Sports scientists at the University of Birmingham are offering overweight men in the West Midlands the chance to improve their health and reduce the risk of developing diabetes, when they take part in a scientific study.
The University’s School of Sport and Exercise Sciences is looking for volunteers to take part in a study examining, exercise and its effects on preventing the onset of diabetes in overweight/obese people.
Professor Asker Jeukendrup, head of the project explains the importance of understanding how Type 2 Diabetes develops, “The link between Type 2 diabetes and obesity is well established. As we have seen obesity rates treble in the last twenty years, there has been significant rise in Type 2 diabetes. A high percentage of obese people have a level of insulin resistance, which can lead rapidly to diabetes.
Understanding more about the role exercise plays in preventing the onset of Type 2 diabetes has the potential to significantly improve public health advice. “
Study leader Michelle Venables explains the benefits of taking part in the study: “Although this is a scientific study we hope it will also make a positive impact on participants’ health and well-being. We are looking for men aged between 25-45, who currently lead a sedentary lifestyle. They need to be approximately 5’8” tall and between 13.5 and 16.5 stones in weight. In return, we can offer participants a personalised training programme, tailor-made to help burn fat, and supervised by experts in the private gym facilities of the School of Sport and Exercise Sciences. We can hopefully also offer advice on your diet and feedback on your general fitness levels.”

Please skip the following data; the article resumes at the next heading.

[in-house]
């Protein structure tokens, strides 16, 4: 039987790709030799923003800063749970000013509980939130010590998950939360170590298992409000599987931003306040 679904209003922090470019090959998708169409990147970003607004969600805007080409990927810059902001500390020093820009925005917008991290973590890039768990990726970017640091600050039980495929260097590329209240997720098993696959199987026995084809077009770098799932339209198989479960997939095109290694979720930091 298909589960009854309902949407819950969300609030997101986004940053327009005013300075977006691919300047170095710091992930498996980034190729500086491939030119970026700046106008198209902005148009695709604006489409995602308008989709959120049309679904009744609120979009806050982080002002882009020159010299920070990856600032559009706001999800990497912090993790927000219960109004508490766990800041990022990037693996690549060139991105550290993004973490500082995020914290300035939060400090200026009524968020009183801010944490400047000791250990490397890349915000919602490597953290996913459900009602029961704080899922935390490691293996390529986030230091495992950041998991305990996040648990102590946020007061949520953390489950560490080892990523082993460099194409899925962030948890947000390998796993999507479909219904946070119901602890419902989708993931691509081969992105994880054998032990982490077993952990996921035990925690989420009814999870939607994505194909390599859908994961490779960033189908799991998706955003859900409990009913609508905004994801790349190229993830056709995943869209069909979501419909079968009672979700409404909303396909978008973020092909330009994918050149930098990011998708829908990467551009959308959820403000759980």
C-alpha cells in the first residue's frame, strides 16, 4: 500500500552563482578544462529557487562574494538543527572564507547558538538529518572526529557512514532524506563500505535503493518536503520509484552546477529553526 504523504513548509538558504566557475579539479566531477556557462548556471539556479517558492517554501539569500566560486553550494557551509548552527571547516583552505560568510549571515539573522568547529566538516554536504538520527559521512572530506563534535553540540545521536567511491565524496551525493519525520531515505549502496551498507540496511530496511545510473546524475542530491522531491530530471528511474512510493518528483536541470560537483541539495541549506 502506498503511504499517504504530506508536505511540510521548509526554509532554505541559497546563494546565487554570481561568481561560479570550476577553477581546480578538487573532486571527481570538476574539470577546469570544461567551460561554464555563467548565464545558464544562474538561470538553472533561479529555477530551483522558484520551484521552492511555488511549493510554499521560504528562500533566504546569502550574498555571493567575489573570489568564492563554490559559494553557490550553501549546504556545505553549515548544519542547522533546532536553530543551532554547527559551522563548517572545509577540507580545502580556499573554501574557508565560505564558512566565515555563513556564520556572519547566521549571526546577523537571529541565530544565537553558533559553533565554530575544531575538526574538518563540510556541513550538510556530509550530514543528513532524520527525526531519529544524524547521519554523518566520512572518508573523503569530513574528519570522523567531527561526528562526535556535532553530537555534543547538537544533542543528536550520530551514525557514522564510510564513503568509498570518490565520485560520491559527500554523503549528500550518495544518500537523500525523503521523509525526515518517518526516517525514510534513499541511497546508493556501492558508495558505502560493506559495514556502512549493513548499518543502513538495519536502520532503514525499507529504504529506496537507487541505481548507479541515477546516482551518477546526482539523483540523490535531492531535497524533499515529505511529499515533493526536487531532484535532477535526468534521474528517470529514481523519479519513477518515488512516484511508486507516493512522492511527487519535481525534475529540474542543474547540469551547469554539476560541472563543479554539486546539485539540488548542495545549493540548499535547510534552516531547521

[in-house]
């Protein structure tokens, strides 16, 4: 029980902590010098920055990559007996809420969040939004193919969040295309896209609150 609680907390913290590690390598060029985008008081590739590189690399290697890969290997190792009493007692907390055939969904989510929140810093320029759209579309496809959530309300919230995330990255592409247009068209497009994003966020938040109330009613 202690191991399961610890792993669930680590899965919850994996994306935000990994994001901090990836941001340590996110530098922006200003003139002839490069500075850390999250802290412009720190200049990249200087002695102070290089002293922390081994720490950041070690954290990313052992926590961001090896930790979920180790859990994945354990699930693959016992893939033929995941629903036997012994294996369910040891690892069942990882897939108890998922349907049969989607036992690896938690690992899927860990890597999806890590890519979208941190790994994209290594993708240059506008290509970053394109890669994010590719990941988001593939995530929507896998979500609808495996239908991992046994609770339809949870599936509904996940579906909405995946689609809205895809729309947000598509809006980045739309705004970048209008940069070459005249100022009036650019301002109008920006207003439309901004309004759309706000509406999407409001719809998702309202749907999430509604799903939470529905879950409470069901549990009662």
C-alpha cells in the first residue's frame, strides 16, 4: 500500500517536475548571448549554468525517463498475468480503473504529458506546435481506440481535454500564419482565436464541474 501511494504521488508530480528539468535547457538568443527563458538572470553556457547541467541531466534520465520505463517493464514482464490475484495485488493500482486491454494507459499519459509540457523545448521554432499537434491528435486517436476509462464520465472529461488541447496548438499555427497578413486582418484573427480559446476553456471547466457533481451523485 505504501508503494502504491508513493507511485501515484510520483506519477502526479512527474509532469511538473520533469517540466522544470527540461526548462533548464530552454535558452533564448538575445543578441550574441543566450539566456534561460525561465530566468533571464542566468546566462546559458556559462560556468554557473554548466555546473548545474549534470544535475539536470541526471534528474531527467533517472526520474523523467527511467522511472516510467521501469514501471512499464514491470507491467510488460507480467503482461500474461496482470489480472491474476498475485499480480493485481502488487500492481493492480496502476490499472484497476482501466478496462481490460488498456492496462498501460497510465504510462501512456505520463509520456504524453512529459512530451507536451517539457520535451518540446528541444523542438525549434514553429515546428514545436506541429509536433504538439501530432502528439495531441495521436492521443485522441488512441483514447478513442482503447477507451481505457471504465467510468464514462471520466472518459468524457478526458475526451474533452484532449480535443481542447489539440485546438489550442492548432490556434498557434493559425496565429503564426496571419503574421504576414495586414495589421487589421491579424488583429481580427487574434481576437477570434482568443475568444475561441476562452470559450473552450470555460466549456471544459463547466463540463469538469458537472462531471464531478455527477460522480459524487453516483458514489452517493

Participants will be required to come to the University’s Human Performance Laboratory on four occasions for preliminary tests. The team will then devise a personal training programme for every participant, consisting of up to 1 hour of exercise, five times per week for four weeks. At least two of these sessions per week need to be supervised at the School’s gym facilities. The laboratory tests will then be repeated at the end of the training programme.
Those potentially interested in participating should contact Michelle Venables from the School of Sport and Exercise Sciences on 0121 4148744 or by email on MCV332@bham.ac.uk.
Notes to Editors:
Facts on Obesity and Diabetes:
• Around 90% of Type 2 diabetes is attributable to excess weight
• Physical inactivity amplifies the impact of weight gain on a person’s insulin resistance
• There are over 2 million diabetics living in the UK – that figure is projected to rise to three million by 2010
• 25% of all UK adults are classified as obese compared with only 12% ten years ago.
Further information: Ben Hill – Press Officer, University of Birmingham tel: 0121 414 5134 / mob: 07789 921163 / email: firstname.lastname@example.org